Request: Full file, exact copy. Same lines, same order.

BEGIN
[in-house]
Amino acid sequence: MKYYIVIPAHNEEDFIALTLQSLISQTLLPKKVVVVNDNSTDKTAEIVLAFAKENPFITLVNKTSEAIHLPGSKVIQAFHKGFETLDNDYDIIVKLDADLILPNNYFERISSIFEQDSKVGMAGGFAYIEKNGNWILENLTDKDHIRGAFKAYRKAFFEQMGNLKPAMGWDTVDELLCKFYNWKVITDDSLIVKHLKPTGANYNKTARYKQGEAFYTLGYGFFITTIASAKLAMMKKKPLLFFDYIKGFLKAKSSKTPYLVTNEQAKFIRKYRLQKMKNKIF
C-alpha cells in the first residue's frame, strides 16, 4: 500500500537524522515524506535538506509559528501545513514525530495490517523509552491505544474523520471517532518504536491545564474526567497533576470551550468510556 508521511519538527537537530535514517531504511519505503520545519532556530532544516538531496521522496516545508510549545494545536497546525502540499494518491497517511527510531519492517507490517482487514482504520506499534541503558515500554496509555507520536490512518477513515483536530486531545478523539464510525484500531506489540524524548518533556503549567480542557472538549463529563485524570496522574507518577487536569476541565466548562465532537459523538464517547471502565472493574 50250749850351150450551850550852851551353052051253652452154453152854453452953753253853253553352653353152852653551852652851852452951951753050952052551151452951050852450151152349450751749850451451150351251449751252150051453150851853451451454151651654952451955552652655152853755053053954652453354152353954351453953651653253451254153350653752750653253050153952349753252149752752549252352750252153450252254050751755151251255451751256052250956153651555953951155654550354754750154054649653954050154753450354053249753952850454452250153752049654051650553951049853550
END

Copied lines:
[in-house]
Amino acid sequence: MKYYIVIPAHNEEDFIALTLQSLISQTLLPKKVVVVNDNSTDKTAEIVLAFAKENPFITLVNKTSEAIHLPGSKVIQAFHKGFETLDNDYDIIVKLDADLILPNNYFERISSIFEQDSKVGMAGGFAYIEKNGNWILENLTDKDHIRGAFKAYRKAFFEQMGNLKPAMGWDTVDELLCKFYNWKVITDDSLIVKHLKPTGANYNKTARYKQGEAFYTLGYGFFITTIASAKLAMMKKKPLLFFDYIKGFLKAKSSKTPYLVTNEQAKFIRKYRLQKMKNKIF
C-alpha cells in the first residue's frame, strides 16, 4: 500500500537524522515524506535538506509559528501545513514525530495490517523509552491505544474523520471517532518504536491545564474526567497533576470551550468510556 508521511519538527537537530535514517531504511519505503520545519532556530532544516538531496521522496516545508510549545494545536497546525502540499494518491497517511527510531519492517507490517482487514482504520506499534541503558515500554496509555507520536490512518477513515483536530486531545478523539464510525484500531506489540524524548518533556503549567480542557472538549463529563485524570496522574507518577487536569476541565466548562465532537459523538464517547471502565472493574 50250749850351150450551850550852851551353052051253652452154453152854453452953753253853253553352653353152852653551852652851852452951951753050952052551151452951050852450151152349450751749850451451150351251449751252150051453150851853451451454151651654952451955552652655152853755053053954652453354152353954351453953651653253451254153350653752750653253050153952349753252149752752549252352750252153450252254050751755151251255451751256052250956153651555953951155654550354754750154054649653954050154753450354053249753952850454452250153752049654051650553951049853550